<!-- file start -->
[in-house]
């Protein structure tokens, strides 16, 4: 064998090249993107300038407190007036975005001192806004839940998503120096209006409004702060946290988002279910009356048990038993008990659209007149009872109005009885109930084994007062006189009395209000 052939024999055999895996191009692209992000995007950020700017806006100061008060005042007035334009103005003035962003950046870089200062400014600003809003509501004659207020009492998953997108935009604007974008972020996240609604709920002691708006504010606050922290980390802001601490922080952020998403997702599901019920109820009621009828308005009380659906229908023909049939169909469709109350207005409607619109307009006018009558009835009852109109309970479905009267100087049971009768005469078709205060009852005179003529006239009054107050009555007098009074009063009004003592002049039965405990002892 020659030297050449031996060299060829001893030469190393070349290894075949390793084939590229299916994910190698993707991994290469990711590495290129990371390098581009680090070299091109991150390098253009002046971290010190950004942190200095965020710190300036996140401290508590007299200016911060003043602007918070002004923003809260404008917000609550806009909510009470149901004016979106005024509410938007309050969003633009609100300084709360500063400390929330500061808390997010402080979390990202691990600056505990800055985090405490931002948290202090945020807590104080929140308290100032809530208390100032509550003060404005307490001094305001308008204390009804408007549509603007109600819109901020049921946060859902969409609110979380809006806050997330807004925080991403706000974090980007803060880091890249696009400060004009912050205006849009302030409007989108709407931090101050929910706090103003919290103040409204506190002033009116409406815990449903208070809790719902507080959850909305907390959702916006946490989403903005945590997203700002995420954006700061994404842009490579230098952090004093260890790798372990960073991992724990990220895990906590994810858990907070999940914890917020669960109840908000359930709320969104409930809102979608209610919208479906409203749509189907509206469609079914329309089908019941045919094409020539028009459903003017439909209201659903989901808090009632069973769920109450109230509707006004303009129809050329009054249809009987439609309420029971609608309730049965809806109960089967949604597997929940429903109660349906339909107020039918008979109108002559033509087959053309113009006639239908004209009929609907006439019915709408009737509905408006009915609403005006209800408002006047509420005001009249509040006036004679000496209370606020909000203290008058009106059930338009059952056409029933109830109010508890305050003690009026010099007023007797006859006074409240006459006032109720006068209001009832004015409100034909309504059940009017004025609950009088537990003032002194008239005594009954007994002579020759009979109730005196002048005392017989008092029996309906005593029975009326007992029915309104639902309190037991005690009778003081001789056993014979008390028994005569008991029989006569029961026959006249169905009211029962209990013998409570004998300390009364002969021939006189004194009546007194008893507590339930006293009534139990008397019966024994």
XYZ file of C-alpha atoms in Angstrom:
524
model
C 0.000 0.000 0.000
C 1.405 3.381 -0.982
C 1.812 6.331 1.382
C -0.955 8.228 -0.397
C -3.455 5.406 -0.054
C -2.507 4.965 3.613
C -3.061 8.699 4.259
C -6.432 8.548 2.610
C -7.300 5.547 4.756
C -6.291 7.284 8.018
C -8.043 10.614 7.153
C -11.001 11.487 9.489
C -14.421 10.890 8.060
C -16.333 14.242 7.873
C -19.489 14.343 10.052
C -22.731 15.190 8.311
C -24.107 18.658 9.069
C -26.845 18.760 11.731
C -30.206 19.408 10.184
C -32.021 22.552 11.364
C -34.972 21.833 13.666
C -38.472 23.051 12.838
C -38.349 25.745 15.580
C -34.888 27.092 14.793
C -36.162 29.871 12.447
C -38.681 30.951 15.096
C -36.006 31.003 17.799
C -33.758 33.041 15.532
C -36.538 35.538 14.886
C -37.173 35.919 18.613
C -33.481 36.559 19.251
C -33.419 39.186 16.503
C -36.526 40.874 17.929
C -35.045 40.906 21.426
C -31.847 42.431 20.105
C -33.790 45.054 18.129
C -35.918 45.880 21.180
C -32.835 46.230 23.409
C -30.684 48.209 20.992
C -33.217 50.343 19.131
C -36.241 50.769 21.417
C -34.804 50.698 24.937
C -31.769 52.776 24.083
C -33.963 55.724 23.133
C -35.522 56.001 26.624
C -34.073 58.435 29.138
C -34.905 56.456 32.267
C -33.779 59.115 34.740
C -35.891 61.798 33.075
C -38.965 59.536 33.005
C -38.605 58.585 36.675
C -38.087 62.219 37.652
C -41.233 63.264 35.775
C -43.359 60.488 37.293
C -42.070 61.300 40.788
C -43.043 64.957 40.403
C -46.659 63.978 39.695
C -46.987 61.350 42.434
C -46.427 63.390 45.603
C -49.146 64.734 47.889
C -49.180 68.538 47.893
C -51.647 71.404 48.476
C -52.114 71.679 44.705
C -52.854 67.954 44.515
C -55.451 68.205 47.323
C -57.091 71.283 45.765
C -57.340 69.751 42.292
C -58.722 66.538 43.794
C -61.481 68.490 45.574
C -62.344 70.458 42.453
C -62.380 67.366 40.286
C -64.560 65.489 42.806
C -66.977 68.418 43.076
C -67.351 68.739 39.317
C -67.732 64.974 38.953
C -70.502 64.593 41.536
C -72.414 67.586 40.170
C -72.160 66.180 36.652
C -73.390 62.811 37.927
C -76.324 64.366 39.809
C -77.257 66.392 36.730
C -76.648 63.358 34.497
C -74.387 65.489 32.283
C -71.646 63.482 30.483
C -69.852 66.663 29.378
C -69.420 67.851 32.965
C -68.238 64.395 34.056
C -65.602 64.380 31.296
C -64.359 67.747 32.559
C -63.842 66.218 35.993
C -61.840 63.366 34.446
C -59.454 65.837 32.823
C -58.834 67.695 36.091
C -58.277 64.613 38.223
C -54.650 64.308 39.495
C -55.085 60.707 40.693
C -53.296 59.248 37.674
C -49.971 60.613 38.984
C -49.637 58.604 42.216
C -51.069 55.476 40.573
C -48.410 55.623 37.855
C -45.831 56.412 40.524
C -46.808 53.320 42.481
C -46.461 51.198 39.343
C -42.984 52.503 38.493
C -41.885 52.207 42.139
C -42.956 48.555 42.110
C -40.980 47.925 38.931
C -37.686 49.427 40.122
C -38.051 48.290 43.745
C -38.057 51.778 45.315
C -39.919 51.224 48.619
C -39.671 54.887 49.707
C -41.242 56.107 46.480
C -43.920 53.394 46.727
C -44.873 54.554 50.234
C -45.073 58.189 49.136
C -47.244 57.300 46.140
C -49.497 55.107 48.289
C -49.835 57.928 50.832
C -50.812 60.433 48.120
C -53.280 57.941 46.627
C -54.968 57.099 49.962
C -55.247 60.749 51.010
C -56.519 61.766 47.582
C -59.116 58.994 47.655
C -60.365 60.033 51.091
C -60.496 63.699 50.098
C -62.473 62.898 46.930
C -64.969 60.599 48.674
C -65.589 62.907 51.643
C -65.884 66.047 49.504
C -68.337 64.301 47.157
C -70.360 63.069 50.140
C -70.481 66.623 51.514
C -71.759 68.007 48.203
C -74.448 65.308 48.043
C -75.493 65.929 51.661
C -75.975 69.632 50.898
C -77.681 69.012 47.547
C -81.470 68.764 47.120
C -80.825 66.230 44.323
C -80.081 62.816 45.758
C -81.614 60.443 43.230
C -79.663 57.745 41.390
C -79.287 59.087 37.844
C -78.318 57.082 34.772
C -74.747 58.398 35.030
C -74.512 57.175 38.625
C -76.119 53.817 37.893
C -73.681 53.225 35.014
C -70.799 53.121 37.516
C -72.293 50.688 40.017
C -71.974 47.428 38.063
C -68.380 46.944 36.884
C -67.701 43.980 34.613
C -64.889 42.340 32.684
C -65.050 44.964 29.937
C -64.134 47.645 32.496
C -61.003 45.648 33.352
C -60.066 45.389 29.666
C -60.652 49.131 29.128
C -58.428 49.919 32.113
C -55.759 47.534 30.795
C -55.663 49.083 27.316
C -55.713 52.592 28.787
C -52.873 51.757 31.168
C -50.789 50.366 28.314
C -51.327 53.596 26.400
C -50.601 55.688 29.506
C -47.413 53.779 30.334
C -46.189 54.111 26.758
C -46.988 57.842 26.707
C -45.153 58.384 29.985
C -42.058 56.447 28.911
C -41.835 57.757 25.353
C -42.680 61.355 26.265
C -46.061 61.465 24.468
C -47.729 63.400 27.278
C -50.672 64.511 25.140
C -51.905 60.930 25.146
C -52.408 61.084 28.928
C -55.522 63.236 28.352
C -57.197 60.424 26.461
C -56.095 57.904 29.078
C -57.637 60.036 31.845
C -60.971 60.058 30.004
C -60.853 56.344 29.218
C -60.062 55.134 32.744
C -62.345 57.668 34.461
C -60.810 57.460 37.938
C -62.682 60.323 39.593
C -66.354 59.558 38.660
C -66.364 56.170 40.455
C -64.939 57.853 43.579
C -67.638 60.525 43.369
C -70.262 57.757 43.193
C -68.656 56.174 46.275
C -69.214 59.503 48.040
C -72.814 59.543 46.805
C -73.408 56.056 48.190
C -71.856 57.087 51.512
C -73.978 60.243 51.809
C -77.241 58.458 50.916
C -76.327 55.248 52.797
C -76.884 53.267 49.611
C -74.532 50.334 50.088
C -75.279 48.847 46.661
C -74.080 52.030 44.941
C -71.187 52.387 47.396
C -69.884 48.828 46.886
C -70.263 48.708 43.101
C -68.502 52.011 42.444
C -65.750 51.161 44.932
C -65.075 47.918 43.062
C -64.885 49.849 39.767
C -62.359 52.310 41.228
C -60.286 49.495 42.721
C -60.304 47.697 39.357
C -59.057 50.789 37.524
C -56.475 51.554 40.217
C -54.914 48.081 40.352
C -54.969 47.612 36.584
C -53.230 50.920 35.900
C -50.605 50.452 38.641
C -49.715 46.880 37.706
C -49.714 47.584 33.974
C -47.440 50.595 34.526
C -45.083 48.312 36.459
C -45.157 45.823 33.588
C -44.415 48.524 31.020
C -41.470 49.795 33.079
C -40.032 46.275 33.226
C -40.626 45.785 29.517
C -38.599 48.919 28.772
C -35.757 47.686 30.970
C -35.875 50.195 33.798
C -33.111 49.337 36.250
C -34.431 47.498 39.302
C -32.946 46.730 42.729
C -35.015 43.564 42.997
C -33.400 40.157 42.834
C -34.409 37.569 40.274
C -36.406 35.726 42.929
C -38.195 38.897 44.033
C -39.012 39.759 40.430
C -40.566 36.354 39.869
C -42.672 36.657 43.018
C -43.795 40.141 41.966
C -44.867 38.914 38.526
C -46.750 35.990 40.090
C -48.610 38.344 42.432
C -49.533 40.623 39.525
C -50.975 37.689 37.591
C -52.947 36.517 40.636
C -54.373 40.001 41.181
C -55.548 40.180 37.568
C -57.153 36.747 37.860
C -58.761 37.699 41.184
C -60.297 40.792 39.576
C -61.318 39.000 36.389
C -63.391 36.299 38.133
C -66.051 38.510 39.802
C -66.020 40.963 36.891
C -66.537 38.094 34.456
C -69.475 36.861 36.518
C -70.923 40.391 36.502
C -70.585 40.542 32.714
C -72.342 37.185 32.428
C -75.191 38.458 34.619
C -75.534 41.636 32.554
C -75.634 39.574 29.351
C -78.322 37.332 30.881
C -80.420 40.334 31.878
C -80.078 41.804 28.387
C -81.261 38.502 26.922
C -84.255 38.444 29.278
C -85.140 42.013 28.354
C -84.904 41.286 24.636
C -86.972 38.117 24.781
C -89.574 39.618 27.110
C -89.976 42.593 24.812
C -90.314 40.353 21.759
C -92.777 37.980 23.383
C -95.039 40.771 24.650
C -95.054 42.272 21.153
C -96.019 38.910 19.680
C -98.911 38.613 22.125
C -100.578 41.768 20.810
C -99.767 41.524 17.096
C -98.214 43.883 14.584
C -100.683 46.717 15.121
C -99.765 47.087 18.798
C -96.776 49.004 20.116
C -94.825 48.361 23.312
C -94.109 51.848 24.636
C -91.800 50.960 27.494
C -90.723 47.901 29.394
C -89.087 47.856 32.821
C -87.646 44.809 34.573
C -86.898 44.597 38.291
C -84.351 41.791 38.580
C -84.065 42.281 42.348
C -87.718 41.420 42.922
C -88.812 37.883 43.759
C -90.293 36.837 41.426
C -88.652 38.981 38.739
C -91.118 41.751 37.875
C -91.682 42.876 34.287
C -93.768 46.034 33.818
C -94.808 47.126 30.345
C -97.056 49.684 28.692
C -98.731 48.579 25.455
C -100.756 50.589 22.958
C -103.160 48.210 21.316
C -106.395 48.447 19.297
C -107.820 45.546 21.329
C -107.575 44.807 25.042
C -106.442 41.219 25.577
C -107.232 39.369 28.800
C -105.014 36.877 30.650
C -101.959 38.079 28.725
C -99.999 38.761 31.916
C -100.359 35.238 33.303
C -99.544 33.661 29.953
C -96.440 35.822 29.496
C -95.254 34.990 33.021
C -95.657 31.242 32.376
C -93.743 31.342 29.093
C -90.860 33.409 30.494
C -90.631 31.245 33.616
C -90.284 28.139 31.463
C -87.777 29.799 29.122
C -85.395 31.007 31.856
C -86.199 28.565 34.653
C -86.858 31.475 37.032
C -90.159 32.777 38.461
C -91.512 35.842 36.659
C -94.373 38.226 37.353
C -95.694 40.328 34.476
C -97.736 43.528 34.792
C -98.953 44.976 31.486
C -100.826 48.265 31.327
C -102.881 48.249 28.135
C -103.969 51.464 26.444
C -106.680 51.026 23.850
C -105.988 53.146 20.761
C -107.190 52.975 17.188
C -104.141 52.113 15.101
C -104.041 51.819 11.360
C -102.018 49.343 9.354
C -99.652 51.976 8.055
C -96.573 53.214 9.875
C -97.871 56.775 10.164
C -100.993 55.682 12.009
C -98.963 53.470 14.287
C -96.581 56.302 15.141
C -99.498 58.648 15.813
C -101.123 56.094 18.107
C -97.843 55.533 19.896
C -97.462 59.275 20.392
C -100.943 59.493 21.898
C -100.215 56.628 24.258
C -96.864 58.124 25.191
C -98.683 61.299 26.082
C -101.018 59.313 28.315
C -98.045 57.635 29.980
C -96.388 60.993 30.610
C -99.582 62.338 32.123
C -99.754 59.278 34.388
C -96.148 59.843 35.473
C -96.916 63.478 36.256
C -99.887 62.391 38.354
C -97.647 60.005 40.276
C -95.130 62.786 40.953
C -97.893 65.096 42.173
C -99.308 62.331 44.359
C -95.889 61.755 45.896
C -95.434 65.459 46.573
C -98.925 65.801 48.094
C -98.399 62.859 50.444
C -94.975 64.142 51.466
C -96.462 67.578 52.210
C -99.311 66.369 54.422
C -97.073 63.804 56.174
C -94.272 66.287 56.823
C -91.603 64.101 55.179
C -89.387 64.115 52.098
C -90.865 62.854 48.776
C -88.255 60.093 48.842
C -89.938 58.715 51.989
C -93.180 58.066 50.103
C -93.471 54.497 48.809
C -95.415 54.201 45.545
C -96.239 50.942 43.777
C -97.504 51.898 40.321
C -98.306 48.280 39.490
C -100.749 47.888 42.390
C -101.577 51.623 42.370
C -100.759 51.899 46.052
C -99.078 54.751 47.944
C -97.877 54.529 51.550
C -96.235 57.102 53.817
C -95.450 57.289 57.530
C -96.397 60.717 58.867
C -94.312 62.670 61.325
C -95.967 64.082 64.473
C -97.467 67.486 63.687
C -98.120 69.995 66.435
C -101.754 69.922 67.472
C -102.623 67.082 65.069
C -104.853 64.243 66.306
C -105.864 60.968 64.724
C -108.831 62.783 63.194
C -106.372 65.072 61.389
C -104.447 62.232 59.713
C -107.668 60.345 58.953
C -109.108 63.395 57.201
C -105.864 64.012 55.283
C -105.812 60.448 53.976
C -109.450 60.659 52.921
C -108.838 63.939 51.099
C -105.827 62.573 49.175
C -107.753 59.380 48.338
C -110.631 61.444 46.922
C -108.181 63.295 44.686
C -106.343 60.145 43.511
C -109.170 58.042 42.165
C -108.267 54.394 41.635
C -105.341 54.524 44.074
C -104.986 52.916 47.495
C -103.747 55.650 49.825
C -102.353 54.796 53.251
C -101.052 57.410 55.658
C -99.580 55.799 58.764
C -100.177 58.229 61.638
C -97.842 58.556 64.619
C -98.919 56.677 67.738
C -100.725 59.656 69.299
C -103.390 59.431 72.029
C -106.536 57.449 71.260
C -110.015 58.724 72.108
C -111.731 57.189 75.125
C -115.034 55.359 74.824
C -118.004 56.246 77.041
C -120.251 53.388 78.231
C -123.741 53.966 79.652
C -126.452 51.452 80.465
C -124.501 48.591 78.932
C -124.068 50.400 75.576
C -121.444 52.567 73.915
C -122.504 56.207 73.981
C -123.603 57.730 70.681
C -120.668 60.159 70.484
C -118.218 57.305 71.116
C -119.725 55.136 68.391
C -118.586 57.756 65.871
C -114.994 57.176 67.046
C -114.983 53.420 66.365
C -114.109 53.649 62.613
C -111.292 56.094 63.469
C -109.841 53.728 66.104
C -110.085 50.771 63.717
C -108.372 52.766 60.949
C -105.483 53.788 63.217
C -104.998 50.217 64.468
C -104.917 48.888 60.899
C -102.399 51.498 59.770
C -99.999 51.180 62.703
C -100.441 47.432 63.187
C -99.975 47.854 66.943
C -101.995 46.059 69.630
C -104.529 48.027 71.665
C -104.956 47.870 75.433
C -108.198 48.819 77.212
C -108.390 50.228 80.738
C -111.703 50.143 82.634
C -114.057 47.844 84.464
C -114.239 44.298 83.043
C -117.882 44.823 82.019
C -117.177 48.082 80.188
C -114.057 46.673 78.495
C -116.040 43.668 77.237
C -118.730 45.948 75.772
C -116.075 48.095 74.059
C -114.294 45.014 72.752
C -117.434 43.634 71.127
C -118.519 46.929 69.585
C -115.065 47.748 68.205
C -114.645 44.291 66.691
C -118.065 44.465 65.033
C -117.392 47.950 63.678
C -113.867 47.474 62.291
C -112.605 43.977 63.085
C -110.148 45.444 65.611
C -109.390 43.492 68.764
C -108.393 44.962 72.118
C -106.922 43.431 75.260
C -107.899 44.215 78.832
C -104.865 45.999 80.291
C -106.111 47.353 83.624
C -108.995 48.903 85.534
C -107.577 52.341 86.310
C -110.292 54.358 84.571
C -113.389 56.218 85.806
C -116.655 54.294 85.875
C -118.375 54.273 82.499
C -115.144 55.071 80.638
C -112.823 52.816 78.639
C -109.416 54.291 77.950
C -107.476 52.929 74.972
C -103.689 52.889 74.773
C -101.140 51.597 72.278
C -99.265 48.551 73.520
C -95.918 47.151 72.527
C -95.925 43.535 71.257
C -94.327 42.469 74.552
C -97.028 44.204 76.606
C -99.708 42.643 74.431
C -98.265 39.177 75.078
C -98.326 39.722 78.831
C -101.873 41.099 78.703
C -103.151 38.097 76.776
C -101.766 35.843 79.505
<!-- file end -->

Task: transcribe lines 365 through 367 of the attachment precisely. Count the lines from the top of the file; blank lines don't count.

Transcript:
C -97.843 55.533 19.896
C -97.462 59.275 20.392
C -100.943 59.493 21.898